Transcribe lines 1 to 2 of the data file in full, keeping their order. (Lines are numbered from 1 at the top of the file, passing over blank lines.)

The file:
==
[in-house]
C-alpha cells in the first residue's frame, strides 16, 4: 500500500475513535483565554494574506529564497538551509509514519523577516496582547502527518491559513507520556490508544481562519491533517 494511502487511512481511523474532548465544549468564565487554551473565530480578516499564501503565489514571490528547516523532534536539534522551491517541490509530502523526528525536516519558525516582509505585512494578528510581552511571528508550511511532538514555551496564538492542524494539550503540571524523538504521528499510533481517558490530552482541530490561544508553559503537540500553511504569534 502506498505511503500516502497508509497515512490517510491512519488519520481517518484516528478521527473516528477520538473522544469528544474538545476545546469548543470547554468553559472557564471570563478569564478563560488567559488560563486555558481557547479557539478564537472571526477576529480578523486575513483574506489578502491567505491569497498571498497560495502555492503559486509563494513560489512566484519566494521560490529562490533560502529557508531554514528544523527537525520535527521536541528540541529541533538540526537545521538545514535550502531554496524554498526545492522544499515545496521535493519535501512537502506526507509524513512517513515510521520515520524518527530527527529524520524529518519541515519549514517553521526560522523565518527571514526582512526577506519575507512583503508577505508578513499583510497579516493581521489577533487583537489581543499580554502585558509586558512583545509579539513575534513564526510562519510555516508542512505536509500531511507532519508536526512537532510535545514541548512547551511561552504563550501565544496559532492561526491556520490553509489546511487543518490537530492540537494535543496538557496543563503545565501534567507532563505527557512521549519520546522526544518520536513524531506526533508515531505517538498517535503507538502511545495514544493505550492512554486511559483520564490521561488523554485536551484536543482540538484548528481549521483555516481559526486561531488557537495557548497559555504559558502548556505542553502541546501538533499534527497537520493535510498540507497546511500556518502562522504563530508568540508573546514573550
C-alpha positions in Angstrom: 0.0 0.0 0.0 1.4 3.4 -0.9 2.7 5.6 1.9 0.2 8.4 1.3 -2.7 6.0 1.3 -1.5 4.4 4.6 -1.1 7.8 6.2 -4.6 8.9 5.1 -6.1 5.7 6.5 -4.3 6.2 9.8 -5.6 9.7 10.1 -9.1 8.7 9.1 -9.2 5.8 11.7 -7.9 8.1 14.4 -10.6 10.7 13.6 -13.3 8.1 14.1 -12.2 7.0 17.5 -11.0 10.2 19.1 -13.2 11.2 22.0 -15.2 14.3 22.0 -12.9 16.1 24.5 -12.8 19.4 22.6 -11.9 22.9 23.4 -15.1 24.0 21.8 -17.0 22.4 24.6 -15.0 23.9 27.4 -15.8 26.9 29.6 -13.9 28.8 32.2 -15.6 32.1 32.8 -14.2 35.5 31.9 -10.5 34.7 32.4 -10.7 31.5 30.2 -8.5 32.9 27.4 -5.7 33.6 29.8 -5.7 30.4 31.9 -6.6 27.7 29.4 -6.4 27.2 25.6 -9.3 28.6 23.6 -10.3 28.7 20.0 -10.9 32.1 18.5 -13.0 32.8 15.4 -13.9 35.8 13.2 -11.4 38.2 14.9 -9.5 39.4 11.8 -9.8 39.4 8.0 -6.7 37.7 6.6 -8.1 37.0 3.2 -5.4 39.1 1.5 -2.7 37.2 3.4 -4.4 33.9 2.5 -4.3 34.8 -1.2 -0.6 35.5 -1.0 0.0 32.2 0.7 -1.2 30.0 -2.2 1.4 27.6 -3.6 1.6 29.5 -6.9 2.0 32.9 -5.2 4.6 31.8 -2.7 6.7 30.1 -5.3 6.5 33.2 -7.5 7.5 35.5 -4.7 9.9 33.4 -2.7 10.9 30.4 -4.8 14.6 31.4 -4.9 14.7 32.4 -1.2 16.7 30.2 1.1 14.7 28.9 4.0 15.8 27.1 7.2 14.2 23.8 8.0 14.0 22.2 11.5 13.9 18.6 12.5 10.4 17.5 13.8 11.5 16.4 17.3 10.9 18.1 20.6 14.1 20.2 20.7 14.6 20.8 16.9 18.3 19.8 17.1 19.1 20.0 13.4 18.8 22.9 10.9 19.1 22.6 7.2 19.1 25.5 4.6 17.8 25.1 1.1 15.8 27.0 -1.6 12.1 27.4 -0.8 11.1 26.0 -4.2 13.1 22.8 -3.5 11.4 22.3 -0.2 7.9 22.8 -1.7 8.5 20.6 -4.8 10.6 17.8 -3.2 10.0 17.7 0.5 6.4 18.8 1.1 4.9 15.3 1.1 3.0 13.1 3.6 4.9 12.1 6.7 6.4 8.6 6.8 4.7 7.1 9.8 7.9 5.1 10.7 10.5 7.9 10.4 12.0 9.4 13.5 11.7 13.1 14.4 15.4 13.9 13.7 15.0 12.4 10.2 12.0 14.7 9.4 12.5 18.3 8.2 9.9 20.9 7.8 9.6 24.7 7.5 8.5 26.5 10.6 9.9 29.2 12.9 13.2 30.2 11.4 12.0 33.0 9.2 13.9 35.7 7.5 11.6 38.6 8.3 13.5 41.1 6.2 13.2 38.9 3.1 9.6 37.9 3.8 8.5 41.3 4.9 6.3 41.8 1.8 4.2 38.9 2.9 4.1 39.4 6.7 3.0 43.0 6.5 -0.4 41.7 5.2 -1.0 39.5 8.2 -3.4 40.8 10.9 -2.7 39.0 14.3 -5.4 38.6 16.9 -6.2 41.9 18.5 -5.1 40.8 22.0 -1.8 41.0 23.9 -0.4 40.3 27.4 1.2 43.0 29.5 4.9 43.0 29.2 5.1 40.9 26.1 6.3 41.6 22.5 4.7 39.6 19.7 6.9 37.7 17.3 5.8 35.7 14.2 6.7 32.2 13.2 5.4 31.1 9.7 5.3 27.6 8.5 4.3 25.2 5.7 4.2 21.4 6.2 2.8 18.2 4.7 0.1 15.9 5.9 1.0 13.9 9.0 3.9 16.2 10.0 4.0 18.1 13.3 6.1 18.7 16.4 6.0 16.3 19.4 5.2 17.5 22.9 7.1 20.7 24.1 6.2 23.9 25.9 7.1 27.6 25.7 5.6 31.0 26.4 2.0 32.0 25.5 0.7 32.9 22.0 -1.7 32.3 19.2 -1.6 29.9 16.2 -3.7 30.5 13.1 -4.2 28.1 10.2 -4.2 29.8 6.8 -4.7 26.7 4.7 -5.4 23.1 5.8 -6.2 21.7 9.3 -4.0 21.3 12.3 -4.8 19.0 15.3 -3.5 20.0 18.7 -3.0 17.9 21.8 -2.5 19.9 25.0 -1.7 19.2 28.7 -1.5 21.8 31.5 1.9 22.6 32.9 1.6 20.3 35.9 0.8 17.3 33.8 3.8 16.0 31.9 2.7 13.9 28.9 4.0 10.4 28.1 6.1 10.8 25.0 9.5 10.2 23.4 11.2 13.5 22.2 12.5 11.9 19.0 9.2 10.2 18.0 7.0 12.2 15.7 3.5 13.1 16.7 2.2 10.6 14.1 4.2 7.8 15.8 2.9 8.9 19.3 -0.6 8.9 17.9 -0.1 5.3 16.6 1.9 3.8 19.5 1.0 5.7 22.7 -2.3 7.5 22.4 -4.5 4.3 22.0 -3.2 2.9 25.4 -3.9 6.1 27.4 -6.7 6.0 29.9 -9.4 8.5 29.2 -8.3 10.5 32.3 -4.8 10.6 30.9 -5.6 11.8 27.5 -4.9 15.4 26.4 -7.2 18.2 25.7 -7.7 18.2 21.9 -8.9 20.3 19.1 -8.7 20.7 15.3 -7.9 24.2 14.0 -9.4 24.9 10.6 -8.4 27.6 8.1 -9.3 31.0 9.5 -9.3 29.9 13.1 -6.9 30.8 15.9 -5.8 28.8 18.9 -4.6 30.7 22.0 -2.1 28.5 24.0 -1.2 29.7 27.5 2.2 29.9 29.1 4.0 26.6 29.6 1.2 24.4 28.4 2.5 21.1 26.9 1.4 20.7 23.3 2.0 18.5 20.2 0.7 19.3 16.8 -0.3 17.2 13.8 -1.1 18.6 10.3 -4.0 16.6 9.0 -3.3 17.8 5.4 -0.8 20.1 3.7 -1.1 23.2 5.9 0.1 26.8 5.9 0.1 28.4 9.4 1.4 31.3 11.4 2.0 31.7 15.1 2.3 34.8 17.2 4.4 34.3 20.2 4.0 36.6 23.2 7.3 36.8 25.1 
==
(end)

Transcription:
[in-house]
C-alpha cells in the first residue's frame, strides 16, 4: 500500500475513535483565554494574506529564497538551509509514519523577516496582547502527518491559513507520556490508544481562519491533517 494511502487511512481511523474532548465544549468564565487554551473565530480578516499564501503565489514571490528547516523532534536539534522551491517541490509530502523526528525536516519558525516582509505585512494578528510581552511571528508550511511532538514555551496564538492542524494539550503540571524523538504521528499510533481517558490530552482541530490561544508553559503537540500553511504569534 502506498505511503500516502497508509497515512490517510491512519488519520481517518484516528478521527473516528477520538473522544469528544474538545476545546469548543470547554468553559472557564471570563478569564478563560488567559488560563486555558481557547479557539478564537472571526477576529480578523486575513483574506489578502491567505491569497498571498497560495502555492503559486509563494513560489512566484519566494521560490529562490533560502529557508531554514528544523527537525520535527521536541528540541529541533538540526537545521538545514535550502531554496524554498526545492522544499515545496521535493519535501512537502506526507509524513512517513515510521520515520524518527530527527529524520524529518519541515519549514517553521526560522523565518527571514526582512526577506519575507512583503508577505508578513499583510497579516493581521489577533487583537489581543499580554502585558509586558512583545509579539513575534513564526510562519510555516508542512505536509500531511507532519508536526512537532510535545514541548512547551511561552504563550501565544496559532492561526491556520490553509489546511487543518490537530492540537494535543496538557496543563503545565501534567507532563505527557512521549519520546522526544518520536513524531506526533508515531505517538498517535503507538502511545495514544493505550492512554486511559483520564490521561488523554485536551484536543482540538484548528481549521483555516481559526486561531488557537495557548497559555504559558502548556505542553502541546501538533499534527497537520493535510498540507497546511500556518502562522504563530508568540508573546514573550